The other week at Mass, we heard Luke quoting Isaiah:
Prepare the way of the Lord,
make straight his paths.
Every valley shall be filled
and every mountain and hill shall be made low.
The winding roads shall be made straight,
and the rough ways made smooth,
and all flesh shall see the salvation of God.Advertisement
This passage always struck a discordant note in my ears. I live in a glorious spot where the hills and valleys roll so graciously, it would break your heart. Even the most hardened utilitarian melts and becomes a romantic conservationist in the lap of so much beauty.
And so every time I hear these verses, I wince because I love my mountains and valleys. How harsh, how destructive, to even think of filling them, making them low, turning those sweetly winding roads straight. I know it is just a metaphor, but when you are standing there in front of the actual landscape that God himself made, Isaiah’s words are a hard sell. My brain squawks a protest that God would never mess with nature like that. It’s too pretty!
“Every valley shall be filled, and every mountain and hill shall be made low.” How is that good?
It is especially hard to rightly receive this passage at Christmastime, when we are focused on making everything look lovely and picturesque, calm and bright. “Every valley shall be filled, and every mountain and hill shall be made low.” How is that good? How does it make sense as part of the quiet, pensive landscape of Advent, as we slowly count down with our little chocolate calendars?
But then I think about where I am standing as I delight in the loveliness of my familiar landscape. More likely than not, I'm enjoying the view from a road that was cleared through granite with dynamite. I bask in the beauty of the mountains and valleys even as I zip between long corridors of striated cliffs that have been blasted away to make room for my journey. That is where the road goes when I head up to the mountains that lie between my home and, for instance, the hospital: Straight through.
To a sentimental bystander, it is a terrible shame to even think of knocking down those pretty hills and straightening that gently winding path. But to the patient whose heart is failing, it is a damned good thing those roads got blasted through because now the ambulance can get past. Pristine and intact is not good enough. As long as someone is actually going to live there and stay alive, we will need to do some blasting; and then we will find out what belongs and what does not, what is intrinsic to the landscape and what is not.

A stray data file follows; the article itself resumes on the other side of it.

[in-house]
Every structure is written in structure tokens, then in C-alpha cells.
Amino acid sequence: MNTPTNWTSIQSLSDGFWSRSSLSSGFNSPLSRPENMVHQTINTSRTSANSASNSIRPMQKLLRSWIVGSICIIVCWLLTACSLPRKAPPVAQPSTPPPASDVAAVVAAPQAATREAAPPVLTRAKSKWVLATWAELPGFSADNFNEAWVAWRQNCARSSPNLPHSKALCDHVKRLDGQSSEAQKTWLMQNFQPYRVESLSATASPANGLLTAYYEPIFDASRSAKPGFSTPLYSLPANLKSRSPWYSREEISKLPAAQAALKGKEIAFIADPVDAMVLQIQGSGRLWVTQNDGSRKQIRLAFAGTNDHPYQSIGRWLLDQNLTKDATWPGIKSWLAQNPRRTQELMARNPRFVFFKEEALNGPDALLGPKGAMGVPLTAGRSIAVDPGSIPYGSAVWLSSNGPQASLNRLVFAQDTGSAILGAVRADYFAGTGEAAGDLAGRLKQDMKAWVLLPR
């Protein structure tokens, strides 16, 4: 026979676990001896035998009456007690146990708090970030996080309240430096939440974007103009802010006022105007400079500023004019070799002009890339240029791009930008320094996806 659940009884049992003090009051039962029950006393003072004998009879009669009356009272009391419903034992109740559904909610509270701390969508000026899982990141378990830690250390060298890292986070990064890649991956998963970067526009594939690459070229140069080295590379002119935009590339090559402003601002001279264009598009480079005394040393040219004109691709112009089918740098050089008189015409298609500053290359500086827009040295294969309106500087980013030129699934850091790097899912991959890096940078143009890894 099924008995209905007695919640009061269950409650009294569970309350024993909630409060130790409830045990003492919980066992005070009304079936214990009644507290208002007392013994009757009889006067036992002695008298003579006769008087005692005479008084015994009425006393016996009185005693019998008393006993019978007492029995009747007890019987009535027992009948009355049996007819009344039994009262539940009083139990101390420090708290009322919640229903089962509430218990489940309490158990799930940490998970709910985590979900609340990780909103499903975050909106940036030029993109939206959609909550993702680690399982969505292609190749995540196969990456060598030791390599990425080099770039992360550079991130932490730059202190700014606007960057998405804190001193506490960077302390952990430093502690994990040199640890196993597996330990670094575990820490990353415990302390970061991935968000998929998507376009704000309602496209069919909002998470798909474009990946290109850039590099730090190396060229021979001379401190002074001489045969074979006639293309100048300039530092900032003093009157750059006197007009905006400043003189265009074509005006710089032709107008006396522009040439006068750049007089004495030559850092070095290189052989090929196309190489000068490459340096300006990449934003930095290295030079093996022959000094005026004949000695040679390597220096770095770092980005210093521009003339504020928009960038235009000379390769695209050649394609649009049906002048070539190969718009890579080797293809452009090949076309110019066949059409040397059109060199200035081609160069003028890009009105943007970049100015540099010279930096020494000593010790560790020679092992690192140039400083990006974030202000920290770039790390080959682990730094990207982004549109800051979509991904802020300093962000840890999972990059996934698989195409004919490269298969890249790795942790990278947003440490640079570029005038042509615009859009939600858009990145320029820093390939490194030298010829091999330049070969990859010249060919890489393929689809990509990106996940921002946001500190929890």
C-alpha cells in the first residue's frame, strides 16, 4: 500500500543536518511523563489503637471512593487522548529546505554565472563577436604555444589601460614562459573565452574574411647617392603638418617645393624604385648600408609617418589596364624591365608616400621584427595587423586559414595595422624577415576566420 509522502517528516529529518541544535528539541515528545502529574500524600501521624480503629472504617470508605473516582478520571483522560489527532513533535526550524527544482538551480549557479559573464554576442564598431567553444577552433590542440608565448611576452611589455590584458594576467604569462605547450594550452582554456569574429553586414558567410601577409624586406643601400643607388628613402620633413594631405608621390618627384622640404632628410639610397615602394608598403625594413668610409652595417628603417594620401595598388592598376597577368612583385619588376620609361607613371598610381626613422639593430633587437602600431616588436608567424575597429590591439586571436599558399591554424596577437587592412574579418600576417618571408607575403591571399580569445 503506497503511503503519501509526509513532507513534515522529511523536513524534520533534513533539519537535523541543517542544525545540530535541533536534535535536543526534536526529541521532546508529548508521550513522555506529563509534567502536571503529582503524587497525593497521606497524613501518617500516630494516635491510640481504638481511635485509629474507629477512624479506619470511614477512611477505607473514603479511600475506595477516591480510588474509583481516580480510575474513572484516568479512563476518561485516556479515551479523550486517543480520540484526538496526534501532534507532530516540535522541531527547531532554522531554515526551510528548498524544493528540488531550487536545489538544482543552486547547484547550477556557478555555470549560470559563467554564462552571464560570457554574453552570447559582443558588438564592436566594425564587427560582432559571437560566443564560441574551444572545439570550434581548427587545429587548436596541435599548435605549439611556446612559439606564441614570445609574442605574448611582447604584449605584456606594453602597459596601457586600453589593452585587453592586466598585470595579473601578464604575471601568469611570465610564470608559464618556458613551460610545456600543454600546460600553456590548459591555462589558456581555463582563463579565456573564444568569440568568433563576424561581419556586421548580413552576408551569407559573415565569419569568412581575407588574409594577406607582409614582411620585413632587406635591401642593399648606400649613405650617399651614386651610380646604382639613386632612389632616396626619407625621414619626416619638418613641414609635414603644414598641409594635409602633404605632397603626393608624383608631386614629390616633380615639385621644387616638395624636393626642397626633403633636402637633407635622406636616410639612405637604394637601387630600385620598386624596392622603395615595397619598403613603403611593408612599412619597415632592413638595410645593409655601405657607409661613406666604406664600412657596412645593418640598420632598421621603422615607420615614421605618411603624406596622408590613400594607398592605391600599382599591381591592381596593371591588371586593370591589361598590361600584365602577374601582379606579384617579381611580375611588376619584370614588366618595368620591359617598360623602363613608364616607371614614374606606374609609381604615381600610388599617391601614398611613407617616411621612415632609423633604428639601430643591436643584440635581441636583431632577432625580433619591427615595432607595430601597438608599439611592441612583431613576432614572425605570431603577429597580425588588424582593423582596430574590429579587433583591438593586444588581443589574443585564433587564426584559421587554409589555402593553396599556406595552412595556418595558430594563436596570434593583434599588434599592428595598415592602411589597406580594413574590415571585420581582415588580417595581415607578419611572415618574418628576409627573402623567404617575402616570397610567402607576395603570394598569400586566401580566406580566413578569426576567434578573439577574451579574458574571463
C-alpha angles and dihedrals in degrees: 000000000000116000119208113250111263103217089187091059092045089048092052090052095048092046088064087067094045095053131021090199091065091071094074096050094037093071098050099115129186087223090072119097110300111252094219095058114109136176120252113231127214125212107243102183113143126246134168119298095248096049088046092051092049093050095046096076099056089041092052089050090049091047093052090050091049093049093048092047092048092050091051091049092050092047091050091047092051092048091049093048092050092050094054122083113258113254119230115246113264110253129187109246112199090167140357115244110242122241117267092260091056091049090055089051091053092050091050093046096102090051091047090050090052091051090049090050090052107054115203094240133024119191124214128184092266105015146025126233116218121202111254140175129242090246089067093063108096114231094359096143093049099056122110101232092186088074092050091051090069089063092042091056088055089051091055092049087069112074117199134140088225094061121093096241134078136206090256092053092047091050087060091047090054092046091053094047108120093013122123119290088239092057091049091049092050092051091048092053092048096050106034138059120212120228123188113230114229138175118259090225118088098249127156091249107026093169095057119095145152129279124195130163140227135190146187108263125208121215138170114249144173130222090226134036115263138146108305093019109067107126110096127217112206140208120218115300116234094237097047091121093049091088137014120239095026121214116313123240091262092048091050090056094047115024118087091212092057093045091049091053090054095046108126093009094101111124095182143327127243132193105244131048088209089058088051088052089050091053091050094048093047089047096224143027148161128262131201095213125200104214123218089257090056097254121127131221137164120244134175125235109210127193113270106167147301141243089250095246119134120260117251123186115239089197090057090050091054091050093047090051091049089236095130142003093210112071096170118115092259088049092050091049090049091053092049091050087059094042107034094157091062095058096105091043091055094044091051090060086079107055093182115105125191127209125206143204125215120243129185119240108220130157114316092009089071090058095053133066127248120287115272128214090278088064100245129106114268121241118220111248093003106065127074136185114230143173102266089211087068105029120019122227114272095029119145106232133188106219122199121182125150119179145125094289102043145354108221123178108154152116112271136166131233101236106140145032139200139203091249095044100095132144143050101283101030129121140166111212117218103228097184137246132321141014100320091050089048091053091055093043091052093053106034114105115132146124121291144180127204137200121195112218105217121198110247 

The right prayer for Advent is this: I may not be ready, Lord, but I am waiting.
Isaiah was talking about the incarnation and also about the second coming. But he is also talking about our own individual rocky ways, our own personal mountains and valleys that must be straightened, smoothed, filled—and, yes, sometimes violently blasted away because they are keeping the Lord from coming to us, lights flashing, sirens blaring. It was violent when they cleared our highways through the rock. It was perilous and cataclysmic. But it was also done artfully, taking away only what needed to be taken away. The landscape was not laid to utter waste. It was not made into rubble or ruin. Instead, it was made to suit a good and true purpose.
I have not lived an especially tragic or dramatic life. But like everyone, I have suffered losses and privations, and I have also had burdens lifted and obstacles removed. Strangely enough, the latter—the lifting of burdens and the removal of obstacles—was often more violent and painful and less welcome than the overt trials. Why? For so much of my life, oh how badly I have simply wanted to be left alone, undisturbed. I have wanted to live out my days among the familiar highs and lows of my familiar life, suffering comfortably, crumbling slowly, resisting disruption, wincing at the very thought of change. Slowly eating little chocolates as I count down my days.
But to meet Christ is to be disrupted.
Every year Advent begins, and every year the prophets holler: Watch out! He is on his way! Year after year, I mistake the calm and quiet of Advent for a picturesque, postcard kind of silence; but every once in a while, I manage to hear what the prophets are really saying and to understand what kind of silence it is. It is the silence of a countdown before the blasting begins. And the right prayer is this: I may not be ready, Lord, but I am waiting.
The Lord has warned us that the earth will crumble away to dust one day, and so will we. Those mountains will be leveled eventually, like it or not. It is only a matter of whether it happens now, while we live, or after we die. And how are we living our lives while we wait for that inevitable cataclysm to come? Where are we putting our energy? Into preserving our familiar landscapes just because they are familiar? Or are we steeling ourselves for the dynamite?
That is what the season of Advent and the long Advent of every individual life really is: a countdown before the blasting begins. The best Advent prayer I know is this: Jesus, you know what belongs in my life and what does not. What does not belong, come now, and blast it away.